In the 9-week study the doses of DEHP were 0, 125, 500 or 1,000 mg/kg bw with soya oil as a vehicle in a dose volume of 2 ml/kg bw. In the 4-week study the doses of DEHP were increased to 1,000, 5,000 and 10,000 mg/kg bw. In each study 80 male rats were used; 10 animals per group, weighing approximately 160g. In the 4-week study additionally 80 female rats, approximately 10 weeks of age, were used to investigate male fertility. The rats were housed two per cage in wire cages with a 12-hour reversed day/night cycle. They were given a standard diet and they were observed twice a day for clinical signs of toxicity. During both studies bodyweight was measured once a week. Food and water consumption per cage was registered on a weekly basis. The rats were tested in a Functional Observational Battery (FOB). On the day before sacrifice, rats were anaesthetised and blood was collected for clinical biochemical analyses. During the last week of the 4-week study all male rats from each dose group were mated with undosed females. On day 15 after mating or at the end of the allocated mating period, the female rats were sacrificed, and the uteri and ovaries removed. The uterus was opened and the number of implantations and dead or retarded foetuses was counted. All males from each group underwent a thorough autopsy. Liver, kidneys, adrenals, heart, spleen, testes, epididymis, seminal vesicles, and brain were excised and weighed. In the 9-week study the histopathology was only performed in the control group and in the group receiving the highest dose level of DEHP. Histopathological findings of the testes were graded into normal, slight/moderate atrophy, or severe atrophy. In the 4-week study immunohistochemical investigations were performed on testis vimentin.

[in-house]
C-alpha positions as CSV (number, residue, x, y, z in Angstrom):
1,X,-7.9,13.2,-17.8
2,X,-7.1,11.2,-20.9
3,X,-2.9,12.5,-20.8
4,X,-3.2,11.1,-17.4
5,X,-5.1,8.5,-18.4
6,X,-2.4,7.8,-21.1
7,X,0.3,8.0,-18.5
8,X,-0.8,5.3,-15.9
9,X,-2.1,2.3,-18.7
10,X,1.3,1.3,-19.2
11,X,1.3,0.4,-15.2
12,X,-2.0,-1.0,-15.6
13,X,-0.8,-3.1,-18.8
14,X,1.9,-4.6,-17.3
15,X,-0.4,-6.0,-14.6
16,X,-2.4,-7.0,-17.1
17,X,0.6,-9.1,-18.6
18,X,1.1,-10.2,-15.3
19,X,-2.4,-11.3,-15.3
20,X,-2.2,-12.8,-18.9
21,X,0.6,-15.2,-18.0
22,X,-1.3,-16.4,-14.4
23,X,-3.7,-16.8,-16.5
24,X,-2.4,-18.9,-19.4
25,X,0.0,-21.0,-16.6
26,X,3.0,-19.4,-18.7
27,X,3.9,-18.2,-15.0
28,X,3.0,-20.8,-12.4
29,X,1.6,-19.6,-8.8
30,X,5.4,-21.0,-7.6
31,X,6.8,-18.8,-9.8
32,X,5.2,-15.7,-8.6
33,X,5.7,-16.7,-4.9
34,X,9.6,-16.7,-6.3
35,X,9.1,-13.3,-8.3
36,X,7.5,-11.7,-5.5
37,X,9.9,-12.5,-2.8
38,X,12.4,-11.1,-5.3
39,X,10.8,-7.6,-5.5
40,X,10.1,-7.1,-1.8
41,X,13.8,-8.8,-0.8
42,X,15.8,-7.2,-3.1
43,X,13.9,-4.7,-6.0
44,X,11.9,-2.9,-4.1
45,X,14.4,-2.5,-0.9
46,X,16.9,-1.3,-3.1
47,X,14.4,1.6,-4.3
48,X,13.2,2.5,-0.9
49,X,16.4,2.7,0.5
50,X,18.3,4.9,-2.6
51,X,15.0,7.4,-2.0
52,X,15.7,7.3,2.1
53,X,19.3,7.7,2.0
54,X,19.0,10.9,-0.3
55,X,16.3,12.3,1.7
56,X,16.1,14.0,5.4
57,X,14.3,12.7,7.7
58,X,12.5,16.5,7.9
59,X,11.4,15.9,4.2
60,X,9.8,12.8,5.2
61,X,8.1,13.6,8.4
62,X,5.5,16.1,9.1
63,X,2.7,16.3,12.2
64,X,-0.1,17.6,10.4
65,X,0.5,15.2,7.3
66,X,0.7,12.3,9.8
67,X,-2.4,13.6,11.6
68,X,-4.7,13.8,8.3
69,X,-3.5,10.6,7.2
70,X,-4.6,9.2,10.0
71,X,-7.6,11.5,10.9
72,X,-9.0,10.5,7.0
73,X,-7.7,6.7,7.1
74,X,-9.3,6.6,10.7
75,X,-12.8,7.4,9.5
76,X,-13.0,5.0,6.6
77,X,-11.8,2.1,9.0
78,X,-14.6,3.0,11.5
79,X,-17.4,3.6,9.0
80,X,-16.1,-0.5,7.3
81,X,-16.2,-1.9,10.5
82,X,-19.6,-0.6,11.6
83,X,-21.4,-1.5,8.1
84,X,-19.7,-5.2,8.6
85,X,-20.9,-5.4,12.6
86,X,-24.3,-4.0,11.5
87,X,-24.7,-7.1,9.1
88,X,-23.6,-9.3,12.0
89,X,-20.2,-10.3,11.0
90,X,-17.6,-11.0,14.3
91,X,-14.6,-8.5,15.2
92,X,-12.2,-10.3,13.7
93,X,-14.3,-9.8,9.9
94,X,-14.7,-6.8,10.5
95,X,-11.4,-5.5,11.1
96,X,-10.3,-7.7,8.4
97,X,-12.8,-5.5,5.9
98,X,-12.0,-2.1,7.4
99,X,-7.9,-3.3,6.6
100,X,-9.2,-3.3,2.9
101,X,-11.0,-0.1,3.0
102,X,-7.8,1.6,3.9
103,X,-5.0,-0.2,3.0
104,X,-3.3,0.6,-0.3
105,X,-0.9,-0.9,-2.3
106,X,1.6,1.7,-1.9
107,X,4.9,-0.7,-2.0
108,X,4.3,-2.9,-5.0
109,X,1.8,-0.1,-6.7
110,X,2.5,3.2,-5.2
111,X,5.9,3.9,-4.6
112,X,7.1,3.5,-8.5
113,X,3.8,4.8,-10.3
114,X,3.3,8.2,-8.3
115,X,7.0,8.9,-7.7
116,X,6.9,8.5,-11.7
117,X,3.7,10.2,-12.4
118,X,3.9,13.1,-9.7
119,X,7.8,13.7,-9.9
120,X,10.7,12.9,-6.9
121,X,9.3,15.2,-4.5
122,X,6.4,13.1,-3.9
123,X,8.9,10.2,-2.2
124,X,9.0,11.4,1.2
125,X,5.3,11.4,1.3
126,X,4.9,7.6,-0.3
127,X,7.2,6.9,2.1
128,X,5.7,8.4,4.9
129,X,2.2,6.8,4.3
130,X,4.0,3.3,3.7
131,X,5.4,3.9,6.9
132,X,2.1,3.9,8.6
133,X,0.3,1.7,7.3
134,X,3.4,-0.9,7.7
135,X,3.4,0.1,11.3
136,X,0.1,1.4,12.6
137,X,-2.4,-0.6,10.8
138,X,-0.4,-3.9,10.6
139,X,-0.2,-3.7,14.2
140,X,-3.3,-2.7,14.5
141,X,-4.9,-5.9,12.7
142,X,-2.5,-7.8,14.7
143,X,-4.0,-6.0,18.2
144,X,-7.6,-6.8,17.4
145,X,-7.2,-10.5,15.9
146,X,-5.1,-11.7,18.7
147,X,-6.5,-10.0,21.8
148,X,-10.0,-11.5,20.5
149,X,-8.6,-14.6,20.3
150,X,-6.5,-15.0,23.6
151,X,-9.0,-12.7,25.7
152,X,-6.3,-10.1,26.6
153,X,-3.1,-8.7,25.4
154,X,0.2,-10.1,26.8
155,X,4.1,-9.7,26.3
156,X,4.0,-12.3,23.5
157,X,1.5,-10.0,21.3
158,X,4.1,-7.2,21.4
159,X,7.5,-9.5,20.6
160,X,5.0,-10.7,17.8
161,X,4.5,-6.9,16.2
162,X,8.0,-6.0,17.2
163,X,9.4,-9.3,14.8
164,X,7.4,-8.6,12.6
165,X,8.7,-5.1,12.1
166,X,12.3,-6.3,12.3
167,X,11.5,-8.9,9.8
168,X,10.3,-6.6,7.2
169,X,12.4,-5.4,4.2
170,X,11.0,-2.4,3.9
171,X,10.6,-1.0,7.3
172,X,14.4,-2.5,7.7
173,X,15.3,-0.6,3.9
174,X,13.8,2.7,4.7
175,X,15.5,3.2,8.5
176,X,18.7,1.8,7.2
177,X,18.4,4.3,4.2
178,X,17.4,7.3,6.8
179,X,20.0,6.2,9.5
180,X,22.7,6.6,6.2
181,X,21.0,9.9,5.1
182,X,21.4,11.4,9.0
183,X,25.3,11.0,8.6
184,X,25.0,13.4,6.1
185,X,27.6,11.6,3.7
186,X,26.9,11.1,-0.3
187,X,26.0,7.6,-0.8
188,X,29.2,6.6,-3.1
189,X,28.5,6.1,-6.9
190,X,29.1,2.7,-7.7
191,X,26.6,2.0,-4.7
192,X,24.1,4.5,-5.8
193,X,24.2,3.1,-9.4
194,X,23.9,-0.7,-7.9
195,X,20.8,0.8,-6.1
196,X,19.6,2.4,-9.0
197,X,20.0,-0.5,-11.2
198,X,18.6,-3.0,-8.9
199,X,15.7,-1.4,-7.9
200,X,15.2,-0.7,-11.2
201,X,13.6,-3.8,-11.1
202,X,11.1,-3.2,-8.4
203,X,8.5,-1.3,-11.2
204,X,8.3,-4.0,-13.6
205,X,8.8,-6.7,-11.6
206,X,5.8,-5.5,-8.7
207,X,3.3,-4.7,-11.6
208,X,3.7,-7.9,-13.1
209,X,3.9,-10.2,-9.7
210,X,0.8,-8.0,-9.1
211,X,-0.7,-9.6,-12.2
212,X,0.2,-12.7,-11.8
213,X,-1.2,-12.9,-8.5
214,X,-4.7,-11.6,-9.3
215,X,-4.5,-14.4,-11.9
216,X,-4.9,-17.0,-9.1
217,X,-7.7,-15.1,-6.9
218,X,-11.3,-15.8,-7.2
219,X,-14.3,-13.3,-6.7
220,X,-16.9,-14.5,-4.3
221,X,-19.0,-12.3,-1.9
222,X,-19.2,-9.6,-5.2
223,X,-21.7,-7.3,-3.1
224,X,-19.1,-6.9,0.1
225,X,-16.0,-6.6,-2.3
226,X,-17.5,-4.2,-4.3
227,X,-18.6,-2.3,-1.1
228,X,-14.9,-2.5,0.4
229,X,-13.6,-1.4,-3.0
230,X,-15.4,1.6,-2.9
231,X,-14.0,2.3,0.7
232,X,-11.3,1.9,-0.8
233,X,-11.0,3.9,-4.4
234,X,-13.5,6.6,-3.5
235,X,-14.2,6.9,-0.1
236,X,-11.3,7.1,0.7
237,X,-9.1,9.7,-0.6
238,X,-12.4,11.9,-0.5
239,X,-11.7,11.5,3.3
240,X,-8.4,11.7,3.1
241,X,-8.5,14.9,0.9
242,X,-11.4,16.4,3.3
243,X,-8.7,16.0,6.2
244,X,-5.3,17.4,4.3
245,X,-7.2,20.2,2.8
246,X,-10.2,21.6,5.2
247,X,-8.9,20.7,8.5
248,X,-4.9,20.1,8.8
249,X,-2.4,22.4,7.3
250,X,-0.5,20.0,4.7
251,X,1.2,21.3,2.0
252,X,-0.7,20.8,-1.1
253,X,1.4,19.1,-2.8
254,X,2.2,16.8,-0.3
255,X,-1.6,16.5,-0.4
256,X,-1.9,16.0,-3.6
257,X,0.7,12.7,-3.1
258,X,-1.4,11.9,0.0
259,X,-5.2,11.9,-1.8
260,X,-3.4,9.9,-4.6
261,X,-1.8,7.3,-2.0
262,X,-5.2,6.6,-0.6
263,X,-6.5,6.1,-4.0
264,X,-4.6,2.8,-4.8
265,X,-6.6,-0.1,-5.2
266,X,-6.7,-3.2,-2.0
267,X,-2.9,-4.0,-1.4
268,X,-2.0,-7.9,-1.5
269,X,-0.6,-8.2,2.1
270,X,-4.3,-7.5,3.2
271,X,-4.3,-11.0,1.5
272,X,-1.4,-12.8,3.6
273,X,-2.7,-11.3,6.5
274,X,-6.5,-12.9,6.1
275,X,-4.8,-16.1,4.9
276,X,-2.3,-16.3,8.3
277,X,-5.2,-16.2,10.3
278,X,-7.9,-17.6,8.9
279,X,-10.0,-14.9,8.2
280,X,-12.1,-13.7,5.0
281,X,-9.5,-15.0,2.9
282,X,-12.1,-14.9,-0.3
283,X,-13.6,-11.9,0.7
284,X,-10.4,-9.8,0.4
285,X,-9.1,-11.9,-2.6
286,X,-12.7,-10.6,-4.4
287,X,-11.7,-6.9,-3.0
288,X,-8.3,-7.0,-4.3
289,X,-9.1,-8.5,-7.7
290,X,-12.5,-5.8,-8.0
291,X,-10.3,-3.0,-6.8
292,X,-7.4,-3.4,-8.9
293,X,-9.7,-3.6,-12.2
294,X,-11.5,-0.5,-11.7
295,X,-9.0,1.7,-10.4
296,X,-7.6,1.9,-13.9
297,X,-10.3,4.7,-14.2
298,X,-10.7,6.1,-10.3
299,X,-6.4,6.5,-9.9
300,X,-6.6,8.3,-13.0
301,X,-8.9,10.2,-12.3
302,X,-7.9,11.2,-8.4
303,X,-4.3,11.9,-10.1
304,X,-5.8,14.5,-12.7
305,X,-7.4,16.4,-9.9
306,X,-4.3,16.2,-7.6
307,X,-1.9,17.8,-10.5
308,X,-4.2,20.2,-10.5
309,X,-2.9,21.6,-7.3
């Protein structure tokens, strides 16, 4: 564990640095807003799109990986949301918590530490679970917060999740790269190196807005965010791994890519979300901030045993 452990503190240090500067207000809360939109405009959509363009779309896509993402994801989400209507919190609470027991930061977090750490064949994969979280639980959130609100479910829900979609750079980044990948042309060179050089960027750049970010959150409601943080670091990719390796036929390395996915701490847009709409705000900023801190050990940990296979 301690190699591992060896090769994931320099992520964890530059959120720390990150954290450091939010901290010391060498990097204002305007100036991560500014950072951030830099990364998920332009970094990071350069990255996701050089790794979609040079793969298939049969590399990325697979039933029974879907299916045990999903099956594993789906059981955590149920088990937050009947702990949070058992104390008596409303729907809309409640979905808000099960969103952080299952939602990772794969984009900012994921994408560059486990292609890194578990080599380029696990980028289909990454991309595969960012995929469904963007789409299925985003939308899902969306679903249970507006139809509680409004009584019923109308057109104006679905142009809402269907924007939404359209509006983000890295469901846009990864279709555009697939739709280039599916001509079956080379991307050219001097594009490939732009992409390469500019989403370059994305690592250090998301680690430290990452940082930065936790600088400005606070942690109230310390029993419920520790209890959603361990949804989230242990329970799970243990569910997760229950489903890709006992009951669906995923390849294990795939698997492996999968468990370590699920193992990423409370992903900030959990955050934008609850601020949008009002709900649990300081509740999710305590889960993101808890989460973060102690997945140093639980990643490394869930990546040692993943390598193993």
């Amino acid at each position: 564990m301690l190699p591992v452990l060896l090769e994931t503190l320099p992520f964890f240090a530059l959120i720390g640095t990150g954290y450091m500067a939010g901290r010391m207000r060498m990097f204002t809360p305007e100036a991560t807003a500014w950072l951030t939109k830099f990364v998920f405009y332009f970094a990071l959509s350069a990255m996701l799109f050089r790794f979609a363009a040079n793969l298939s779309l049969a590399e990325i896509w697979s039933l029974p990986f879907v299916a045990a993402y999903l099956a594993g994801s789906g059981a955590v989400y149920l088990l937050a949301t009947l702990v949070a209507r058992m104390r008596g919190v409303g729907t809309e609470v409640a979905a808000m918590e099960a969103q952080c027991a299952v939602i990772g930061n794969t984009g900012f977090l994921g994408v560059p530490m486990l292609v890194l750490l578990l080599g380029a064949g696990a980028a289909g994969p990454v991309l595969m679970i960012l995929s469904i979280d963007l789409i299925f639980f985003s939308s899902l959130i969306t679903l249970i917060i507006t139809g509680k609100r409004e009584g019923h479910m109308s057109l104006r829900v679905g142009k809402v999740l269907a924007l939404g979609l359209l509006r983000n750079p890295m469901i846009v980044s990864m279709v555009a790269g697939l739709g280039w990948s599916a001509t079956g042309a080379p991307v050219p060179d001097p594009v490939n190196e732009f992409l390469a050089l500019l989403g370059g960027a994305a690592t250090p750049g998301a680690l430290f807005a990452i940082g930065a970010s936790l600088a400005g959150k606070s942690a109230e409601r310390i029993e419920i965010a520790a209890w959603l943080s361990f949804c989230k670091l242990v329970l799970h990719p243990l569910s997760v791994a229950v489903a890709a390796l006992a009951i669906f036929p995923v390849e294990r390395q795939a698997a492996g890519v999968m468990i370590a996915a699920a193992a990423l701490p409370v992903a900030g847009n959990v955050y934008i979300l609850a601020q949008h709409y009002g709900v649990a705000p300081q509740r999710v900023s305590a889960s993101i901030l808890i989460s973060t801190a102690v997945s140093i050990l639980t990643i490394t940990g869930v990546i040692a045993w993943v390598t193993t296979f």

In the 9-week study no animal died and no other clinical abnormalities were observed. No effect on body weight, food and water consumption was observed. No histopathological changes were observed in any of he investigated organs of he control and animals exposed to 1,000 mg/kg bw DEHP. The only effect of DEHP was the statistically significant increase in relative liver weight in the dose group exposed to 500 and 1,000 mg DEHP/kg bw with or without acetone in the drinking water.